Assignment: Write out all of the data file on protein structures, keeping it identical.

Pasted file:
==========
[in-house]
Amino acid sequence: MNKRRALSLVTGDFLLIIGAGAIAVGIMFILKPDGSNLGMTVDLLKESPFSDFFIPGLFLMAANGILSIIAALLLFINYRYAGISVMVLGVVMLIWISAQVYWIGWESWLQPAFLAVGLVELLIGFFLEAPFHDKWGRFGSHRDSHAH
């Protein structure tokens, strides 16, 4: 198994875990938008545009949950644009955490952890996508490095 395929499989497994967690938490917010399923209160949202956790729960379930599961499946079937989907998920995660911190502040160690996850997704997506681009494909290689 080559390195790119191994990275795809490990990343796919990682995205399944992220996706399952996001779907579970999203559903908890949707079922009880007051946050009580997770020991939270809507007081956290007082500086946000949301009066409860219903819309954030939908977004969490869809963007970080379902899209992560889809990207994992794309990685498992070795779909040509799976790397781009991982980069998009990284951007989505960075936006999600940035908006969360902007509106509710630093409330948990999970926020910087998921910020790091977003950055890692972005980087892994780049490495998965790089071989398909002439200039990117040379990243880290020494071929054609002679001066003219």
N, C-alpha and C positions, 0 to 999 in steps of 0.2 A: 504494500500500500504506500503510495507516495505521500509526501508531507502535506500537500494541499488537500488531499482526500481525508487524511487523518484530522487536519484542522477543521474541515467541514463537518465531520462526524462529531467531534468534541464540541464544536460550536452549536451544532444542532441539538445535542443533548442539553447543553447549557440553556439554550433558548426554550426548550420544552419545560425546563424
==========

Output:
[in-house]
Amino acid sequence: MNKRRALSLVTGDFLLIIGAGAIAVGIMFILKPDGSNLGMTVDLLKESPFSDFFIPGLFLMAANGILSIIAALLLFINYRYAGISVMVLGVVMLIWISAQVYWIGWESWLQPAFLAVGLVELLIGFFLEAPFHDKWGRFGSHRDSHAH
């Protein structure tokens, strides 16, 4: 198994875990938008545009949950644009955490952890996508490095 395929499989497994967690938490917010399923209160949202956790729960379930599961499946079937989907998920995660911190502040160690996850997704997506681009494909290689 080559390195790119191994990275795809490990990343796919990682995205399944992220996706399952996001779907579970999203559903908890949707079922009880007051946050009580997770020991939270809507007081956290007082500086946000949301009066409860219903819309954030939908977004969490869809963007970080379902899209992560889809990207994992794309990685498992070795779909040509799976790397781009991982980069998009990284951007989505960075936006999600940035908006969360902007509106509710630093409330948990999970926020910087998921910020790091977003950055890692972005980087892994780049490495998965790089071989398909002439200039990117040379990243880290020494071929054609002679001066003219």
N, C-alpha and C positions, 0 to 999 in steps of 0.2 A: 504494500500500500504506500503510495507516495505521500509526501508531507502535506500537500494541499488537500488531499482526500481525508487524511487523518484530522487536519484542522477543521474541515467541514463537518465531520462526524462529531467531534468534541464540541464544536460550536452549536451544532444542532441539538445535542443533548442539553447543553447549557440553556439554550433558548426554550426548550420544552419545560425546563424